How to Get Students to Accidentally Write Essays
Very few enjoy writing essays. For most, it's a rather daunting task. Maybe they haven't quite grasped the requirements of forming a proper essay. Or maybe they don't think they're good at coming up with ideas. If they're not a fan of writing, just sitting in front of a pen and paper or in front of a computer can play mind games with them.
Often it's the composition that throws students off, so perhaps the key is to throw that out the window, at least in the beginning. An essay is, essentially, the defense of an opinion, belief, or theory. Students express their opinions all the time. So just get them to do that, and the rest will follow.
Two quick notes: First, this will not necessarily work for every student. But it might be worth a try. Second, the first part requires one-on-one time with each student, so it might not be feasible to do this with an entire class.
Get Them to Tell You What They Think
The key to breaking through their initial barrier is to audio-record their thoughts. Many students will tell you what they think; it's only when they need to write something down that they have difficulty (again, there are plenty of exceptions). So just prompt them with some questions - some learners will require more prompting than others - and let them speak freely. They shouldn't worry about how they communicate their opinions, but rather about simply voicing whatever's in their head.
Start with open-ended questions and get more specific as you go. Take what ideas they give you and fold them into later questions. By default, don't agree or disagree, but act as if you have either no knowledge or no opinion of the topic at hand, and let them tell you all about it in their own biased fashion. Here are some questions to consider:
What do with think about _____?
Why? Can you give me three reasons you feel that way?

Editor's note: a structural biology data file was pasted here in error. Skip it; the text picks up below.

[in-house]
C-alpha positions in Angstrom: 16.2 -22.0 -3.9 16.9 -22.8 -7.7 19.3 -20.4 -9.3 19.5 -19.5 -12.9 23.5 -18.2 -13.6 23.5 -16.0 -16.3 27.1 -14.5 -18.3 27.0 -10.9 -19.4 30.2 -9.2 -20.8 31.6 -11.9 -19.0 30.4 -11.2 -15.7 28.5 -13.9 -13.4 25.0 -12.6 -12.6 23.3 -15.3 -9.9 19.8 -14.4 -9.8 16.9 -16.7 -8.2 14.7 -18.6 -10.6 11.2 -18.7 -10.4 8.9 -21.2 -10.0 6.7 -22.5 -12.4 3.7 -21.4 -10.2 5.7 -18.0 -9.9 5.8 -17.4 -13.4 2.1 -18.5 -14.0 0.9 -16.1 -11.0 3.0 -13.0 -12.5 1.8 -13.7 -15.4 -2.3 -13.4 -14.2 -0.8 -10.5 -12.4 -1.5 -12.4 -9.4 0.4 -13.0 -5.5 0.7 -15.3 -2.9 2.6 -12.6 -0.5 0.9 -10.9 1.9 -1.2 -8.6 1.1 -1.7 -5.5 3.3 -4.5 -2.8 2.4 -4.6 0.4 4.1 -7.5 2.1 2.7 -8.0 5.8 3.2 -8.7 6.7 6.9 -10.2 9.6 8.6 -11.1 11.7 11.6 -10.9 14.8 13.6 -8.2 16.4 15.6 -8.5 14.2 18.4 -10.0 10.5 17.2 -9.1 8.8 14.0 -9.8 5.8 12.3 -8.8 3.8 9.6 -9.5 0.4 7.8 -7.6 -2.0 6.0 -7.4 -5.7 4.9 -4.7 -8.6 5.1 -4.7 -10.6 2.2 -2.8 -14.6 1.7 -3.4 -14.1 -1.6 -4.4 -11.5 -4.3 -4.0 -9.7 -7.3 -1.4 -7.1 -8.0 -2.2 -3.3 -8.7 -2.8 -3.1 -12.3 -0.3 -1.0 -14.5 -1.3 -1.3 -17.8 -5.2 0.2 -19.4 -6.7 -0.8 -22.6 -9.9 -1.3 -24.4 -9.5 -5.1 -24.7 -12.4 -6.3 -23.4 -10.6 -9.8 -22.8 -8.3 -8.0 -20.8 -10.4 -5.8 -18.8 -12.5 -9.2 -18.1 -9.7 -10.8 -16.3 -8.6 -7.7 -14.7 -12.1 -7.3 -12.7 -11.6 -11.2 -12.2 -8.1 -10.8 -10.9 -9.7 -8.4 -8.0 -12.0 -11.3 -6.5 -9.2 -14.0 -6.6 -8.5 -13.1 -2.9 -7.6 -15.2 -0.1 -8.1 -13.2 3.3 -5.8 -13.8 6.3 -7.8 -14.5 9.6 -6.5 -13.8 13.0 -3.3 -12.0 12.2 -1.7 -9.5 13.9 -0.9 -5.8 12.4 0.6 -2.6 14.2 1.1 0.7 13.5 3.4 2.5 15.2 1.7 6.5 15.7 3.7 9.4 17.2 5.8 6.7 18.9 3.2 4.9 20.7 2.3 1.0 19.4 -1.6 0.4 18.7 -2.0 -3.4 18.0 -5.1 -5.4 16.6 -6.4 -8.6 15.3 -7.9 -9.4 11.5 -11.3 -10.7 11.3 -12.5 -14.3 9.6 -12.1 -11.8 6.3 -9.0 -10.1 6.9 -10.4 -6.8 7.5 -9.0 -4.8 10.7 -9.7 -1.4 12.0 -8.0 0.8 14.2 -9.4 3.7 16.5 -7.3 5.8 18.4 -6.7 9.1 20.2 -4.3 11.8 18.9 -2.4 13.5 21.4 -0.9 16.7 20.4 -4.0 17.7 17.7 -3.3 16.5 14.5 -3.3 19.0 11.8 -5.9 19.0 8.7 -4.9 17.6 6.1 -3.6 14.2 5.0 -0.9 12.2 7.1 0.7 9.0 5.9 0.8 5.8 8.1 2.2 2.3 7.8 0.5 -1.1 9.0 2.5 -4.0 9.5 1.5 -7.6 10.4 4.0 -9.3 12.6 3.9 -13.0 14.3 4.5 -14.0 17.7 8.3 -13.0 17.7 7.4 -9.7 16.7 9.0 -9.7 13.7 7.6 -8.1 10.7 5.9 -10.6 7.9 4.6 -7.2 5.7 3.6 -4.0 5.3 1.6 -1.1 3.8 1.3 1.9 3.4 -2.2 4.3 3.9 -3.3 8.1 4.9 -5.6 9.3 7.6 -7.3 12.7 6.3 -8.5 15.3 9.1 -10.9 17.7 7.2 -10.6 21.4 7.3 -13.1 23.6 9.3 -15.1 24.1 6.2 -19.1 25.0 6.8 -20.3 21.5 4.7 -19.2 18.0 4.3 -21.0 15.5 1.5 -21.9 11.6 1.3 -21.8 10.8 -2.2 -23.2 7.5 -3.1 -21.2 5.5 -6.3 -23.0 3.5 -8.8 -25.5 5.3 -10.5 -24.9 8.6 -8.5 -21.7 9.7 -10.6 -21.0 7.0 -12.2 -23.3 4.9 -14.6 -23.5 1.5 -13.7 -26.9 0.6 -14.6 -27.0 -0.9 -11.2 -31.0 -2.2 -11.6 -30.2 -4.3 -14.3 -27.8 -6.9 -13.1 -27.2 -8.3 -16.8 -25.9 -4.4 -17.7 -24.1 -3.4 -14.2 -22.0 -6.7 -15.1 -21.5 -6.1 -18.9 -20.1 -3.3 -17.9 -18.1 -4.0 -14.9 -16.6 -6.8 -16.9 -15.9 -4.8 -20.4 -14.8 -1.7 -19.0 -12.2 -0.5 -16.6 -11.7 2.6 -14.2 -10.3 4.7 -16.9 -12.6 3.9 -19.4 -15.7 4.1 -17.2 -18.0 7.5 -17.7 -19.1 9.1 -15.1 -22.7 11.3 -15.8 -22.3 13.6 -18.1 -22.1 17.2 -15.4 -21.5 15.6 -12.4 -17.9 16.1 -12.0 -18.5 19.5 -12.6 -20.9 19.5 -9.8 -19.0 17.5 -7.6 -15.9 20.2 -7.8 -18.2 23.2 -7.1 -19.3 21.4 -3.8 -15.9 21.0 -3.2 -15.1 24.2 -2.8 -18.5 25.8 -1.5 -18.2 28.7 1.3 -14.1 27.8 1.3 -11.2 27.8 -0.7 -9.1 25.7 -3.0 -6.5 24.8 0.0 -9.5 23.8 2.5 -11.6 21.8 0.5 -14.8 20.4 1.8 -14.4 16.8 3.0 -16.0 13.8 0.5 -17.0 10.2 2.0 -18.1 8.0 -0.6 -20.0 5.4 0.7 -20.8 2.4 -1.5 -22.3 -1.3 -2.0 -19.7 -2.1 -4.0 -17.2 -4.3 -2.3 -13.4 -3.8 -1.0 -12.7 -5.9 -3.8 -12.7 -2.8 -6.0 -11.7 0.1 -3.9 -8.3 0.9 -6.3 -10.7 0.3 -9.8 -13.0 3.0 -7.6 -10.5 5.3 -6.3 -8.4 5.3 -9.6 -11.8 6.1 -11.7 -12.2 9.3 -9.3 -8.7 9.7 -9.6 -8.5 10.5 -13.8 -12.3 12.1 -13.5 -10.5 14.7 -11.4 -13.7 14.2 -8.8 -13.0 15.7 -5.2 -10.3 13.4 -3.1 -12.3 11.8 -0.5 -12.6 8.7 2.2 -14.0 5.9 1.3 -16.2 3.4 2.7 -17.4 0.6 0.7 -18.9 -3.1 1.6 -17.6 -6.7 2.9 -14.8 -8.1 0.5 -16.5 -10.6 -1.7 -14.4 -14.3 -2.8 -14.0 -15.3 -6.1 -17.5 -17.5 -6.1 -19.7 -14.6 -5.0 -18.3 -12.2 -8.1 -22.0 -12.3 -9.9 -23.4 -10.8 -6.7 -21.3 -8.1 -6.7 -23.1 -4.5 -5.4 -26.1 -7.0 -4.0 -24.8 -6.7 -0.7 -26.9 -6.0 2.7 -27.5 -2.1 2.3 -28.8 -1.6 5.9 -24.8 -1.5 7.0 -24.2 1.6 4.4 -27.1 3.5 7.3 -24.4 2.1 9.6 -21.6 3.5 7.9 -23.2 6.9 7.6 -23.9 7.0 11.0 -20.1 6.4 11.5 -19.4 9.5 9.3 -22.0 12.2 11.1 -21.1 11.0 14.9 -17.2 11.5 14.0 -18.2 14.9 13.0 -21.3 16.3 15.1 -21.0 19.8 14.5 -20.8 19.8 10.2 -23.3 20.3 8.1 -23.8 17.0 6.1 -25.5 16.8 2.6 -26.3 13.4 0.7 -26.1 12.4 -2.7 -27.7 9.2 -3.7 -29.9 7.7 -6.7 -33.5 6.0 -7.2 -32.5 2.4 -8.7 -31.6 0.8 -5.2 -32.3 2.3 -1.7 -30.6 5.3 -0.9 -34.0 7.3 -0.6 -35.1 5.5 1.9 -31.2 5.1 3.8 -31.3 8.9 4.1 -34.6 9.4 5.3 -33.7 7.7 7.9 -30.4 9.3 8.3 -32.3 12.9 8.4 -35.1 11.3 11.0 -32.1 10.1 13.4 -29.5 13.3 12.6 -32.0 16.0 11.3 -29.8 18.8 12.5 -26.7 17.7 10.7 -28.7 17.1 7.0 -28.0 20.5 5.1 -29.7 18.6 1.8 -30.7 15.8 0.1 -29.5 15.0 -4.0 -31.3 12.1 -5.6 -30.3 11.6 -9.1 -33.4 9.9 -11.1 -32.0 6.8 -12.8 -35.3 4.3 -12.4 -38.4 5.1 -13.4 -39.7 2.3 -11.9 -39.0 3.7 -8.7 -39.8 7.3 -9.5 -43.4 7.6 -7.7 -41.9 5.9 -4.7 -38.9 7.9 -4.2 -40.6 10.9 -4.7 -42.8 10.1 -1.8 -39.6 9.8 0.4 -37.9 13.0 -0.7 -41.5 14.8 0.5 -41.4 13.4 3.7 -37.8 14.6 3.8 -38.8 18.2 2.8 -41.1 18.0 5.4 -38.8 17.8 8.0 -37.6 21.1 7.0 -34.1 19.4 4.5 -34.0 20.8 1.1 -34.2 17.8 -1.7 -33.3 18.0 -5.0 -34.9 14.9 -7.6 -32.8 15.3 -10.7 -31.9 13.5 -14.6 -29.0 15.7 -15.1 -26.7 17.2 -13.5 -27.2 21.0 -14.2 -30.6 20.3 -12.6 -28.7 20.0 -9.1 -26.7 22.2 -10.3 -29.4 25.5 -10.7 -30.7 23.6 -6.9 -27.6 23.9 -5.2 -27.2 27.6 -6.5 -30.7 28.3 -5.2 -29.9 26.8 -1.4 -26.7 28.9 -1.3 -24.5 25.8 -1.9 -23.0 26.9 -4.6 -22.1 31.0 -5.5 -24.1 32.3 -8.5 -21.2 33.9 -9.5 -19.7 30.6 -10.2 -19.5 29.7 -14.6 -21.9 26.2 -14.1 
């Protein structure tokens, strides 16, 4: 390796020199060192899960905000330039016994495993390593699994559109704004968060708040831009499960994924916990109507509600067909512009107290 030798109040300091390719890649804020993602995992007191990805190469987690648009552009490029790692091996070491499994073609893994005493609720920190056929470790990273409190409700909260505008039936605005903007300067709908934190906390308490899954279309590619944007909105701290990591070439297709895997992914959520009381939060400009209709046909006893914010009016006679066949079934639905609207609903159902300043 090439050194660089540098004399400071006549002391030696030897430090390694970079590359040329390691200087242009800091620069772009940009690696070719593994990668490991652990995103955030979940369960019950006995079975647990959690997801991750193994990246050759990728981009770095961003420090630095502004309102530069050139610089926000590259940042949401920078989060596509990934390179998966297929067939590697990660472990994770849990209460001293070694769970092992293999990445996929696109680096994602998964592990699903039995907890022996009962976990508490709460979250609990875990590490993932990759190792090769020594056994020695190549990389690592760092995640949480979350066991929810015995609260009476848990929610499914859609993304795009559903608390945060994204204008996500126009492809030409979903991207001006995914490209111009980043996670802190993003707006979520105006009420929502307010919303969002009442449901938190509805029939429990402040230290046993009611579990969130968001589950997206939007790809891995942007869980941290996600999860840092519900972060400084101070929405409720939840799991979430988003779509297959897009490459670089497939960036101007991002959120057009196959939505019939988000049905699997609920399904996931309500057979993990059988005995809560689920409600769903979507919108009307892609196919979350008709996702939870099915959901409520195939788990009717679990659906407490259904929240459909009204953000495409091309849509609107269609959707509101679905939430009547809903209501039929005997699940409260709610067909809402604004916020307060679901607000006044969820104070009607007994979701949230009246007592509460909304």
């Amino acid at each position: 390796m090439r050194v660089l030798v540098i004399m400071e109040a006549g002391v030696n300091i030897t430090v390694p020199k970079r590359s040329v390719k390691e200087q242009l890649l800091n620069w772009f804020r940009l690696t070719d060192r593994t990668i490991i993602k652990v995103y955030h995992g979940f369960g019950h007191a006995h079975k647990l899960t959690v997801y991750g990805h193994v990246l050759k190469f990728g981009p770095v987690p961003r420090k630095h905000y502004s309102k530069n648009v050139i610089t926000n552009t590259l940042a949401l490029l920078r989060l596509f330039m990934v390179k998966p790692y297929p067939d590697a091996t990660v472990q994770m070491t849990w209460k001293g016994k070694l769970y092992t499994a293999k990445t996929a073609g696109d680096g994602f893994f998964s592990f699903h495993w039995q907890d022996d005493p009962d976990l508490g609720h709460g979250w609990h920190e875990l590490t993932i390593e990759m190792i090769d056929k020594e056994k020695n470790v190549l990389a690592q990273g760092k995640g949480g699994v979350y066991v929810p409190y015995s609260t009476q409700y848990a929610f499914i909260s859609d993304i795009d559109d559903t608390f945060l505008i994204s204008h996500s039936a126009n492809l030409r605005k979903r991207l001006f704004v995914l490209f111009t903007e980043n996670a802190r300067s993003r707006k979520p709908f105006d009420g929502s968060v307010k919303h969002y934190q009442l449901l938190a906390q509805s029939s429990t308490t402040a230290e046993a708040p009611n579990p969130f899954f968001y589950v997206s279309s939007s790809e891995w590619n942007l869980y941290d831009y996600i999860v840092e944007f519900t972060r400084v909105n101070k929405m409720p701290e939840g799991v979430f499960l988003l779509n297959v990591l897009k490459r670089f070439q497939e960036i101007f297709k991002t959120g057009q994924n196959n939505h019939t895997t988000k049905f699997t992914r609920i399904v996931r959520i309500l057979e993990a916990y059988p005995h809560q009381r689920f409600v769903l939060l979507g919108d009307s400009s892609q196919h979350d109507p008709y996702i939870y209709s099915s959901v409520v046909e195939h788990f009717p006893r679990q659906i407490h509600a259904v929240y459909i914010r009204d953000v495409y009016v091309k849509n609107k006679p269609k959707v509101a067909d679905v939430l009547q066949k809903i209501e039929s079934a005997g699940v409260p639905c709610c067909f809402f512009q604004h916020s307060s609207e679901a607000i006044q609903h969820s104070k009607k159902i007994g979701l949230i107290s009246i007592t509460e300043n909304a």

Tell me more about that first/second/third reason.
Can you give me some specifics?
If you were talking with someone who agreed with you, what would say to each other?
If someone disagreed with you, why might they be wrong?
If I forgot everything you said in the last two minutes, how would you tell me again in five seconds?
What's the most important thing you want me to remember?
Consider this task a form of brainstorming: it's better to have too many ideas than too few, and dumb ideas are allowed.
For certain topics, you may want to ask for three examples instead of three reasons. And of course, you may be able to come up with better prompts (but try not to ask leading questions).
While I recommend starting by not expressing any opinion of your own, sometimes you might need to do just that, (or fake an opinion, if you don't share it). Some people get excited when they find someone who agrees with them. Others feel the need to speak up to defend their stance or attack the opposing viewpoint (but be careful, because some students will close themselves off if an authority figure openly disagrees with them). In any case, you'll need to tailor your responses to each learner.
It's good to tell your students beforehand that you're going to record them speaking. But I know that plenty of people get nervous or overthink things if they are being recorded. So if you inform them of the recording only after it's finished, I suggest you offer to delete the recording if they are uncomfortable with it.
Getting It All Down
Some students have trouble thinking while they're expected to write. But that's okay, because they already finished their thinking! Give them the recording (or a copy) and ask them to transpose it. It doesn't have to be word-for-word; if they think of something better for any different point, they can write that instead. Remember that the focus of the first part was on ideas, not the way in which they were communicated. But now is the time to say them in a better way than the students did the first time. Similarly, if any of their earlier points are weak or irrelevant, they can discard them now.
There might be a lot of rewording, restructuring, and rearranging, so writing on a computer will likely save time. But it's still very doable on paper.
The students should put their thoughts into groups. Depending on how you asked the questions and how they responded, this might not take much extra work. Given the example questions above: the answers to the first two should form the opening paragraph; the middle section is for the body - one paragraph per reason/example; and the answers to the final two questions form the closing paragraph.
Hopefully, you'll find that people sometimes structure discussions in the same way we structure essays. It's simply that the former is done naturally and subconsciously. If thinking about what you're supposed to do is throwing students off, then that's why recording them speaking freely can be a big help.
Adjust the Formatting
The last part is perhaps the trickiest and can get more complex the more advanced your class is. Here's where you rearrange sentences to make your paragraphs flow better, substitute certain words with synonyms, figure out what to condense and what to flesh out, and add transitions between your sentences.
I'll leave that to you for now, as this post is just about getting the ideas down on paper.